American carrier Delta Air Lines informed employees that their health insurance premiums will be increased by $200 every month if they do not get the Wuhan coronavirus (COVID-19) vaccine. Delta said the new rule, which is set to begin Nov. 1, aims to cover the high costs of COVID-19 hospitalization. The airline’s latest measures appeared to be an attempt to increase COVID-19 vaccination rates through a punishment-based approach.

Delta CEO Ed Bastian announced the new rule on Aug. 25 through an employee memo. It said: “The average hospital stay for COVID-19 has cost Delta $50,000 per person.” Bastian defended the move by saying that the extra $200 charge “will be necessary to address the financial risk the decision to not [get vaccinated] is creating for our company.”

The Atlanta-based airline added that beginning Sept. 30, “[COVID-19] pay protection will only be provided to fully vaccinated individuals who are experiencing a breakthrough infection” in accordance with state and local regulations. It added that unvaccinated Delta employees who fall sick from COVID-19 will have to use their sick days after Sept. 30.

Furthermore, Delta also mandated new COVID-19 policies for its employees. It announced that unvaccinated staff members will have to mask up in indoor settings effective immediately. It also mandated unvaccinated employees to submit to weekly COVID-19 testing starting Sept. 12.

According to Bastian, about 75 percent of Delta’s roughly 75,000-strong workforce had already been vaccinated for COVID-19. However, this was not enough as “[the] aggressiveness of the [B16172 delta] variant means we need to get many more of our people vaccinated, and as close to 100 percent as possible,” he said. Bastian continued: “In recent weeks since the rise of the B16172 variant, all Delta employees who have been hospitalized with [COVID-19] were not fully vaccinated.”

Delta stood out from its rivals with its plan to raise health insurance premiums for unvaccinated employers, given that it self-ensures staff members. However, it stopped short of mandating COVID-19 vaccination altogether. 

Will coercion- and punishment-based vaccine mandates work?

Bastian’s Aug. 25 memo came two days after the Food and Drug Administration (FDA) gave full approval to the Pfizer/BioNTech COVID-19 vaccine. A spokeswoman for the airline said the plan to increase health insurance premiums had been in the works for weeks. Nevertheless, she added that the timing of Bastian’s memo and the FDA’s full approval of the vaccine was coincidental.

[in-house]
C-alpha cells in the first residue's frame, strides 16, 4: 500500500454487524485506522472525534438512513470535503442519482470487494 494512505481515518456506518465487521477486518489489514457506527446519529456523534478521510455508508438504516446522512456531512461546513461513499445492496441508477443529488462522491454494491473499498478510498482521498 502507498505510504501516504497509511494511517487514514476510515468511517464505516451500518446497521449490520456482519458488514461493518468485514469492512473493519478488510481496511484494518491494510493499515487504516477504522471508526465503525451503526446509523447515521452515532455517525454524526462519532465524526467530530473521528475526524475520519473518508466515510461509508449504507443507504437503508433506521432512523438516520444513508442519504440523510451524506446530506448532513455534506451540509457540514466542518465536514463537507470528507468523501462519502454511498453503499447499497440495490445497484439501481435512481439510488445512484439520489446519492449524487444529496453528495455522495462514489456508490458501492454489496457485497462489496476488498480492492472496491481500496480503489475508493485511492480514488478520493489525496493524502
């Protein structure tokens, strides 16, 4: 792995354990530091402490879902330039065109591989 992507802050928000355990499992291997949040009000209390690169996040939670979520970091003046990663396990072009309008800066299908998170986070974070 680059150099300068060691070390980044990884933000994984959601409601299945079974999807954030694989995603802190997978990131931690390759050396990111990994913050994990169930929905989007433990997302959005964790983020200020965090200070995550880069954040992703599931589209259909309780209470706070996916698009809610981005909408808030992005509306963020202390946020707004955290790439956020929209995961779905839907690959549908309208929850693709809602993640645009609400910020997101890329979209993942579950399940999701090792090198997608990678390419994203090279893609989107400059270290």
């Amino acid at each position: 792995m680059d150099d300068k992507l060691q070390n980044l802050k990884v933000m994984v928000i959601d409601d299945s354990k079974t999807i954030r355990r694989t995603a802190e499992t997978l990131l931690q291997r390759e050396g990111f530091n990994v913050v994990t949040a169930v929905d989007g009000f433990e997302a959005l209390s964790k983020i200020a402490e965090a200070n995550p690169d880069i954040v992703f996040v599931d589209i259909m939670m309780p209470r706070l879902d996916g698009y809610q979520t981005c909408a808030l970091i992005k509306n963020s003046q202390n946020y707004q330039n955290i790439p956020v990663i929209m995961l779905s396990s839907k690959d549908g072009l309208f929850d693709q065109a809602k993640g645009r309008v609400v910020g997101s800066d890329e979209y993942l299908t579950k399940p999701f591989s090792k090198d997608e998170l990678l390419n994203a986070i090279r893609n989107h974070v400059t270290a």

Wade Symons, regulatory resources group national leader at human resources consulting firm Mercer, projected that many firms will follow Delta’s footsteps. “Given the full FDA approval of the Pfizer vaccine, the strong statements asking employers to require employees to get vaccinated and the spike in new [COVID-19] cases around the U.S. – we are likely at a tipping point for companies taking stricter measures to motivate employees to get vaccinated,” he said.

Denise Rousseau of Carnegie Mellon University‘s Heinz College meanwhile said health insurance surcharges such as what Delta did could turn out to be more effective than outright mandates. “People are loss-sensitive. Losses are more painful than gains are good. If the incentives are experienced as a loss, they’ll act to correct that loss,” she said during a recent interview.

Krutika Amin of the Kaiser Family Foundation meanwhile said employers can impose a higher cost on unvaccinated individuals outside of the health plan through wellness incentive programs. She continued: “The Affordable Care act and other federal laws prohibit insurers from charging more for people who are not vaccinated. But employers, though incentive programs, may and can increase people’s cost if they are unvaccinated.”

True enough, some of Delta’s rival airline companies have implemented COVID-19 vaccine mandates. Alaska Airlines considered making vaccinations mandatory, but later said it would only do so when one of the COVID-19 vaccines received full approval. Frontier Airlines also announced that employees must get the COVID-19 vaccine or submit to regular testing for SARS-CoV-2. 

On the same day that Bastian released his memo, the Air Line Pilots Association (ALPA) received dozens of comments from pilots both supporting and opposing the measure. Delta said it informed ALPA, which represents aviators in the airline company, of the COVID-related changes.

ALPA has reiterated that COVID-19 vaccinations should be voluntary for its member pilots. In a statement, the union said it “has consistently advocated to maintain the right of each individual pilot to consult with [their] medical provider regarding COVID-19 vaccinations or booster doses.”

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